The aviation regulator has apologised to thousands of Thomas Cook customers facing refund delays more than two months after the collapse of the firm.

Civil Aviation Authority consumers and markets director Paul Smith said “we are very sorry” and promised the organisation was “working tirelessly” to process payments.

More than 50,000 customers were still owed money, despite £160 million having already been refunded, he told the BBC.

Incomplete claim forms and attempted fraud were adding to delays, he said.

Thomas Cook collapsed on September 23 after failing to obtain rescue funds from its banks.

Some 150,000 holidaymakers abroad had to be flown back to the UK during a two-week operation run by the CAA.

A refund process was opened on October 7 for Atol-protected customers.

Although the CAA said it expected to pay the tens of thousands of people who registered on the first day within 60 days, only about two-thirds were refunded by the weekend deadline.

Smith said: “This is the biggest refund operation in UK travel. We have paid out already about £160 million, and expect over the next couple of days to get that up above £180 million.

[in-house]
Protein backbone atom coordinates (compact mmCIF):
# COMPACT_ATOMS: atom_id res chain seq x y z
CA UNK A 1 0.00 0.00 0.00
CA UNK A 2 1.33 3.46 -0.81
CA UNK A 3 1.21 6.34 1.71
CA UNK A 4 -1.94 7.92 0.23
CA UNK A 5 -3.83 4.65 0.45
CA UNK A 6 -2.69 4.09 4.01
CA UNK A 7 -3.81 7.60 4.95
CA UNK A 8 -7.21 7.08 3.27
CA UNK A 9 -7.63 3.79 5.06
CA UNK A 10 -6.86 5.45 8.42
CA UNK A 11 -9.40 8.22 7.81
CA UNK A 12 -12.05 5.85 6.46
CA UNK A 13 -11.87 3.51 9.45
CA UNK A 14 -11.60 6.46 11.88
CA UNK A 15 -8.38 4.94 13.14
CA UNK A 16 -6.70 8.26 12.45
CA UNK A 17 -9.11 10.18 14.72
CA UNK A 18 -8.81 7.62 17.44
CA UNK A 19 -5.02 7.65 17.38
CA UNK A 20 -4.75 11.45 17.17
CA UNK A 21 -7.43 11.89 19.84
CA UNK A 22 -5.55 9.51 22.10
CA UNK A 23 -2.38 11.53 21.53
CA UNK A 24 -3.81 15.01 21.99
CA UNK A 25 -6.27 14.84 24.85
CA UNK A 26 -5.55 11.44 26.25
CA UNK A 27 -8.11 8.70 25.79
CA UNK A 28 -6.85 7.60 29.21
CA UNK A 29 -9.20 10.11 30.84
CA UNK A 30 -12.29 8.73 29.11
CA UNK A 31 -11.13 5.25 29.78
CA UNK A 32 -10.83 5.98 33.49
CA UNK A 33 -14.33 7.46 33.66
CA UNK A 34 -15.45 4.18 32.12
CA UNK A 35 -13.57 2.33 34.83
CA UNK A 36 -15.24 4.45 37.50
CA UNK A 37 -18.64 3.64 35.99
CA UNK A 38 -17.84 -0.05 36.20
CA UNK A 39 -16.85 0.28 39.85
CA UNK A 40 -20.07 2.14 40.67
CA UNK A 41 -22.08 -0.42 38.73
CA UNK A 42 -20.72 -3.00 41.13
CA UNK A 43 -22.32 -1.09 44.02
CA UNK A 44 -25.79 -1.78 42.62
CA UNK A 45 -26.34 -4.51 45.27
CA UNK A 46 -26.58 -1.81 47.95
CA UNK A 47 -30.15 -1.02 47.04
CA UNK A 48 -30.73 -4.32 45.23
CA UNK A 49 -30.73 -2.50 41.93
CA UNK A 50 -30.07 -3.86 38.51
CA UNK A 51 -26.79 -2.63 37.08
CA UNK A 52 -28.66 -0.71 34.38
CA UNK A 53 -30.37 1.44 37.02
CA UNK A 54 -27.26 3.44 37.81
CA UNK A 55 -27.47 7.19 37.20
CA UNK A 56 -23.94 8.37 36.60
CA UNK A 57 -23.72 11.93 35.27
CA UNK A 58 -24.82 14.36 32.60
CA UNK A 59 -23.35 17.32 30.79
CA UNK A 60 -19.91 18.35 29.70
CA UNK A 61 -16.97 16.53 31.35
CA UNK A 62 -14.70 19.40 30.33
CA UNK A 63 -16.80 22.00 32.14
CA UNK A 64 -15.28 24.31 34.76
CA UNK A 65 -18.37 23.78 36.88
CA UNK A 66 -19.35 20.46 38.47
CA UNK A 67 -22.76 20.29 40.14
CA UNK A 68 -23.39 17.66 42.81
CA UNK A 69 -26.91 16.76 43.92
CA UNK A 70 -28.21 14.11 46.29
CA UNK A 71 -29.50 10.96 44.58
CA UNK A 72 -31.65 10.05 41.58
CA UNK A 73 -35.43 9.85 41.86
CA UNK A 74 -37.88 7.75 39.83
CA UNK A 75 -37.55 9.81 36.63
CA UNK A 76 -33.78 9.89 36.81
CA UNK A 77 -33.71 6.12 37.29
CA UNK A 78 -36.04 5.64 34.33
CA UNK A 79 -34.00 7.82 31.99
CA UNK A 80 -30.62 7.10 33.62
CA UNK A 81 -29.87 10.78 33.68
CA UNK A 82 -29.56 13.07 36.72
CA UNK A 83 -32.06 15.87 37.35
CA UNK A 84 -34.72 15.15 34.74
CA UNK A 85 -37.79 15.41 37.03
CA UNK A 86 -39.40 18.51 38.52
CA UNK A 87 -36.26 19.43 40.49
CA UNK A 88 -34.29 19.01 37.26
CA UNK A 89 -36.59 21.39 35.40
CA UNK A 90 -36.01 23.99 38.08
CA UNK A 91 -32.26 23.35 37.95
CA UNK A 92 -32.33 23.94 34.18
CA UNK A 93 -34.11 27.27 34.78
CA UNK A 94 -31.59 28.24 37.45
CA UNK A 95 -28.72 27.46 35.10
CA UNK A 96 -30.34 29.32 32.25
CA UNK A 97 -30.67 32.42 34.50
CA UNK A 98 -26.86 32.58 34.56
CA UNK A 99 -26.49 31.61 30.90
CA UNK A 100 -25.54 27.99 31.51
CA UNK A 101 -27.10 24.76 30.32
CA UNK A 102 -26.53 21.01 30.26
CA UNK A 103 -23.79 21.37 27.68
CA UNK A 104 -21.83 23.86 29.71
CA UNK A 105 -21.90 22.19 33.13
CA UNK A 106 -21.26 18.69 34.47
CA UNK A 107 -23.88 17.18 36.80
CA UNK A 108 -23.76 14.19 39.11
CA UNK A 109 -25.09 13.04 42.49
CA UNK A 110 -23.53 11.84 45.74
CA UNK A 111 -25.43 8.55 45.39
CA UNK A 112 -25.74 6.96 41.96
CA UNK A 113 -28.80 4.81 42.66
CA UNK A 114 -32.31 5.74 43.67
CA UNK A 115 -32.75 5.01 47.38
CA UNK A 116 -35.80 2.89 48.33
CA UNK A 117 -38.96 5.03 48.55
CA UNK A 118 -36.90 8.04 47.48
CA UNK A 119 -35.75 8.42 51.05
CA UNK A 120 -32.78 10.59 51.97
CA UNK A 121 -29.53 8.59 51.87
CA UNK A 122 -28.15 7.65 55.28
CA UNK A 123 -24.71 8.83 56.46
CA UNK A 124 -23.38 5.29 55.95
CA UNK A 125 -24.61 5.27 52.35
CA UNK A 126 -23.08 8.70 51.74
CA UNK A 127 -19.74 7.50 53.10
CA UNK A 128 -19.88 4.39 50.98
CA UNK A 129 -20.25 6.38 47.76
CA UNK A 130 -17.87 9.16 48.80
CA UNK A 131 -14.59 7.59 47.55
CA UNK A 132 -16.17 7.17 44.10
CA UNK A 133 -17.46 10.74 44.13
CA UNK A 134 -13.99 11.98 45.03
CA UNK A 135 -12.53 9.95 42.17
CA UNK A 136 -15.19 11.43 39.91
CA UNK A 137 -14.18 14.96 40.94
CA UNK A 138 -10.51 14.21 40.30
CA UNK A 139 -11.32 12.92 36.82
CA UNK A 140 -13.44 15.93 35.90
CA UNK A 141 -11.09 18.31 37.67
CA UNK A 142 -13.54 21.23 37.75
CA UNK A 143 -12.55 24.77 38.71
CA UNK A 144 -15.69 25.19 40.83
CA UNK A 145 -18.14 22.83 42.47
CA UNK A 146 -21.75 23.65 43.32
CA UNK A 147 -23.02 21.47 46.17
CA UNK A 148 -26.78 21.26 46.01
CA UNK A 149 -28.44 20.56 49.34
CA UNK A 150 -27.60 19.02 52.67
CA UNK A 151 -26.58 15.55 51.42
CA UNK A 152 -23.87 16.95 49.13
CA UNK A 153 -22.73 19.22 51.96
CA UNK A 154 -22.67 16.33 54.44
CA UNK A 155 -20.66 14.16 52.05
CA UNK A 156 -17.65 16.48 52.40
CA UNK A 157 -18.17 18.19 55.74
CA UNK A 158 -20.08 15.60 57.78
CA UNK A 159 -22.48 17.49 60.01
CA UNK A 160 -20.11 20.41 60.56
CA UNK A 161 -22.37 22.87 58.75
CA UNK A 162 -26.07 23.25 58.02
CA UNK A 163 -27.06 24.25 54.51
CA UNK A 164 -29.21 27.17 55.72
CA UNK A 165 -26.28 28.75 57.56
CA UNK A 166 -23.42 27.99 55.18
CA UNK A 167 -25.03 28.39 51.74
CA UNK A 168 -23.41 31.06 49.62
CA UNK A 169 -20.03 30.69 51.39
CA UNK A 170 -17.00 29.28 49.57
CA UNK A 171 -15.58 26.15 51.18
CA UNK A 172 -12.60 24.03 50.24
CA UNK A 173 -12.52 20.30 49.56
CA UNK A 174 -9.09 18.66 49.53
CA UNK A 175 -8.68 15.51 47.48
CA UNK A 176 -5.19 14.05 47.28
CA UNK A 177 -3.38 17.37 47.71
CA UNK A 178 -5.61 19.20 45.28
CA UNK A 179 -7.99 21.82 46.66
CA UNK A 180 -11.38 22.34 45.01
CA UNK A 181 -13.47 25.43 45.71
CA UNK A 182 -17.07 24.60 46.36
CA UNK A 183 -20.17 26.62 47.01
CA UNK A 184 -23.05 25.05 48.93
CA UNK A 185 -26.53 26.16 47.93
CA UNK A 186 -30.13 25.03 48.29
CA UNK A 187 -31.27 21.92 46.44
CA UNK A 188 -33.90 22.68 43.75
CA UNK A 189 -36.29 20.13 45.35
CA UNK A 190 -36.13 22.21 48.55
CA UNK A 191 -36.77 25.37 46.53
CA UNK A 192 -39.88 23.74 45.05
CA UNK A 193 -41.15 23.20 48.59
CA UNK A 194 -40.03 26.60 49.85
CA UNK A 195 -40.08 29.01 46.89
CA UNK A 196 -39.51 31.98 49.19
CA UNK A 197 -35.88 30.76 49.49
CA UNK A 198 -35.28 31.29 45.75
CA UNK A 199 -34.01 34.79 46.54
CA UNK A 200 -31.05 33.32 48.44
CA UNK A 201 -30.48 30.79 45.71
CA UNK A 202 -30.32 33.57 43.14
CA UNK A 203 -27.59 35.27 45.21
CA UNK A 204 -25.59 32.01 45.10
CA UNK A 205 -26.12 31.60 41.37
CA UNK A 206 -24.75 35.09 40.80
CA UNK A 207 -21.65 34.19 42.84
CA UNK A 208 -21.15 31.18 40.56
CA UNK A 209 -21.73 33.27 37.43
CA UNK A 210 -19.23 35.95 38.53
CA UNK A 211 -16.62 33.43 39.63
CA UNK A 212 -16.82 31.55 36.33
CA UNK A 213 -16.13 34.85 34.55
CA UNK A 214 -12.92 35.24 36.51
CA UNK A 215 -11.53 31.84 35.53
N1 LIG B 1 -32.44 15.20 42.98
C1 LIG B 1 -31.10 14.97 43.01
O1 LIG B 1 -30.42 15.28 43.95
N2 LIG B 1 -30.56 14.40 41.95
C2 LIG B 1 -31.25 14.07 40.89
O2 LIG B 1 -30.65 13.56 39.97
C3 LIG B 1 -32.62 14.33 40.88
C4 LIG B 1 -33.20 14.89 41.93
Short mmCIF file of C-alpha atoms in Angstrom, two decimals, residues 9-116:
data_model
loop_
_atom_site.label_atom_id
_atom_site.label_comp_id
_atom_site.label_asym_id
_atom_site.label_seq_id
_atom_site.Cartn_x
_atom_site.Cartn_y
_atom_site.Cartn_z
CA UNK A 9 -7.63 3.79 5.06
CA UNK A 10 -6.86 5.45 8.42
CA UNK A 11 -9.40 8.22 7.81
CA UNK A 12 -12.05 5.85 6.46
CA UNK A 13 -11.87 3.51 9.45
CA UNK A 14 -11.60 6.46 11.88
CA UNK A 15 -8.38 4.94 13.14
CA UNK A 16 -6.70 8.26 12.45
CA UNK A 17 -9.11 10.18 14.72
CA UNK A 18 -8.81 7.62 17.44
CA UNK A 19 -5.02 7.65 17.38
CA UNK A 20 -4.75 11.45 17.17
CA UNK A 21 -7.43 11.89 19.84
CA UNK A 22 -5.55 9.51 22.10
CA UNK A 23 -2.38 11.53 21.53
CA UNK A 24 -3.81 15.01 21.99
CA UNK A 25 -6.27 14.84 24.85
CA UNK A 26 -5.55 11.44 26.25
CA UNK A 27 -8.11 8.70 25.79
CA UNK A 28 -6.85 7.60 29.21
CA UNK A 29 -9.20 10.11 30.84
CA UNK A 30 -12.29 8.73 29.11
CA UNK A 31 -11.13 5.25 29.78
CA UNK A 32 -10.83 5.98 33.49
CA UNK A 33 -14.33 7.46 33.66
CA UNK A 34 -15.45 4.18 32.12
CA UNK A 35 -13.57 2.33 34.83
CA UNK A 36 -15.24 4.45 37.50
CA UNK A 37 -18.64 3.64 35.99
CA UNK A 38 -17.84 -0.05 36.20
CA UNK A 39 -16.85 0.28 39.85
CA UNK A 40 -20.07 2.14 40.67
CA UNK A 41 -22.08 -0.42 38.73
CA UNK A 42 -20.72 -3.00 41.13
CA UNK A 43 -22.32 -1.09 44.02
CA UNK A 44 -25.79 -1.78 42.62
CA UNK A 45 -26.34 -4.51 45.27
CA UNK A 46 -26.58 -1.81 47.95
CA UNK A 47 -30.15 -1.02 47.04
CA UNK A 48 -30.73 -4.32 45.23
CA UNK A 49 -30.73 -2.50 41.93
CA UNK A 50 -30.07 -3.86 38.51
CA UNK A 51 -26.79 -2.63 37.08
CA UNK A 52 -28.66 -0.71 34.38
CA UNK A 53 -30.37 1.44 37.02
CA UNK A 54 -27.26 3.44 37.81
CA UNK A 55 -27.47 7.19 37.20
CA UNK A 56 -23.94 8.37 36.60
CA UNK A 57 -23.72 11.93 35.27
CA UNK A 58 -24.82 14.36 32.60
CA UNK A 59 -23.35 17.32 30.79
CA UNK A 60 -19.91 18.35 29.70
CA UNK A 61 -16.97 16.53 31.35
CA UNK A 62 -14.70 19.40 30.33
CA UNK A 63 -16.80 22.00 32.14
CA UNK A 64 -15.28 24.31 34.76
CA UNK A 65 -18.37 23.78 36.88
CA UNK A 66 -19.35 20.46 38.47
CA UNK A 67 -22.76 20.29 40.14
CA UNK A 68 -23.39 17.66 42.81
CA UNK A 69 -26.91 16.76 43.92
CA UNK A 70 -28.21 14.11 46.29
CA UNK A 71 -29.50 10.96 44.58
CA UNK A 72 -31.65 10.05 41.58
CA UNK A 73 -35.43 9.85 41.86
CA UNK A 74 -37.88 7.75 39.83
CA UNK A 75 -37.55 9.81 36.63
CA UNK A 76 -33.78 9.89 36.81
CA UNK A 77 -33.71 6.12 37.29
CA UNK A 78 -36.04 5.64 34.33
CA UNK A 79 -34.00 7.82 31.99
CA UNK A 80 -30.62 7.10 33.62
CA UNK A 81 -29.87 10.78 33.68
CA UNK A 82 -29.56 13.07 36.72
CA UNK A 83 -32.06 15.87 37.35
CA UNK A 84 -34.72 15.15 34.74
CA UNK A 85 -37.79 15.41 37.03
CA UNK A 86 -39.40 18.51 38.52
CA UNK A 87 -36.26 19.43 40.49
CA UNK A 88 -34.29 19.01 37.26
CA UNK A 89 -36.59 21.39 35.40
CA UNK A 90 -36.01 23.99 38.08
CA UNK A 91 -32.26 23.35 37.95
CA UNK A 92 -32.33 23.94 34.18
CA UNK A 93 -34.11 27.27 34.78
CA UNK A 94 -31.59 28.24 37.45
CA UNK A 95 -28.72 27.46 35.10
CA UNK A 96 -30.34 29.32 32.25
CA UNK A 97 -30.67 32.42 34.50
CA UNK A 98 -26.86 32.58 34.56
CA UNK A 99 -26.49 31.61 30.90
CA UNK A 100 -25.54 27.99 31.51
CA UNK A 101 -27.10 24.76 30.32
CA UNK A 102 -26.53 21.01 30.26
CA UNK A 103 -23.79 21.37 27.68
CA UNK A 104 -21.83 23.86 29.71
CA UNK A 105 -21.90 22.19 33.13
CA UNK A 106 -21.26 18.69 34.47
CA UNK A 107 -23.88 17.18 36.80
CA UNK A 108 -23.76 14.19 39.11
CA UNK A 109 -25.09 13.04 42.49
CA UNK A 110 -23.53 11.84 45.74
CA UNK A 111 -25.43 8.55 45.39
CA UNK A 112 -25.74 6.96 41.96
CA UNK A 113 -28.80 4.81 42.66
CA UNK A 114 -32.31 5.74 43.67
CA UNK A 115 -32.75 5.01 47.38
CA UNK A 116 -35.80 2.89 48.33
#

“We have had to put some extra checks in because we were concerned about fraud. And we had some challenges with the data we received from the company. We are sorry for those people we have not yet been able to pay.”

Some claimants had provided incomplete forms, and he urged them to update the details as soon as possible.

“We really want to make these payments as quickly as we can because it is money people are entitled to,” Smith added.

Some 300,000 Thomas Cook claims have been received so far, 215,000 of which have been confirmed as valid.

However, this figure includes about 90,000 direct debit customers in October whose money was automatically returned.

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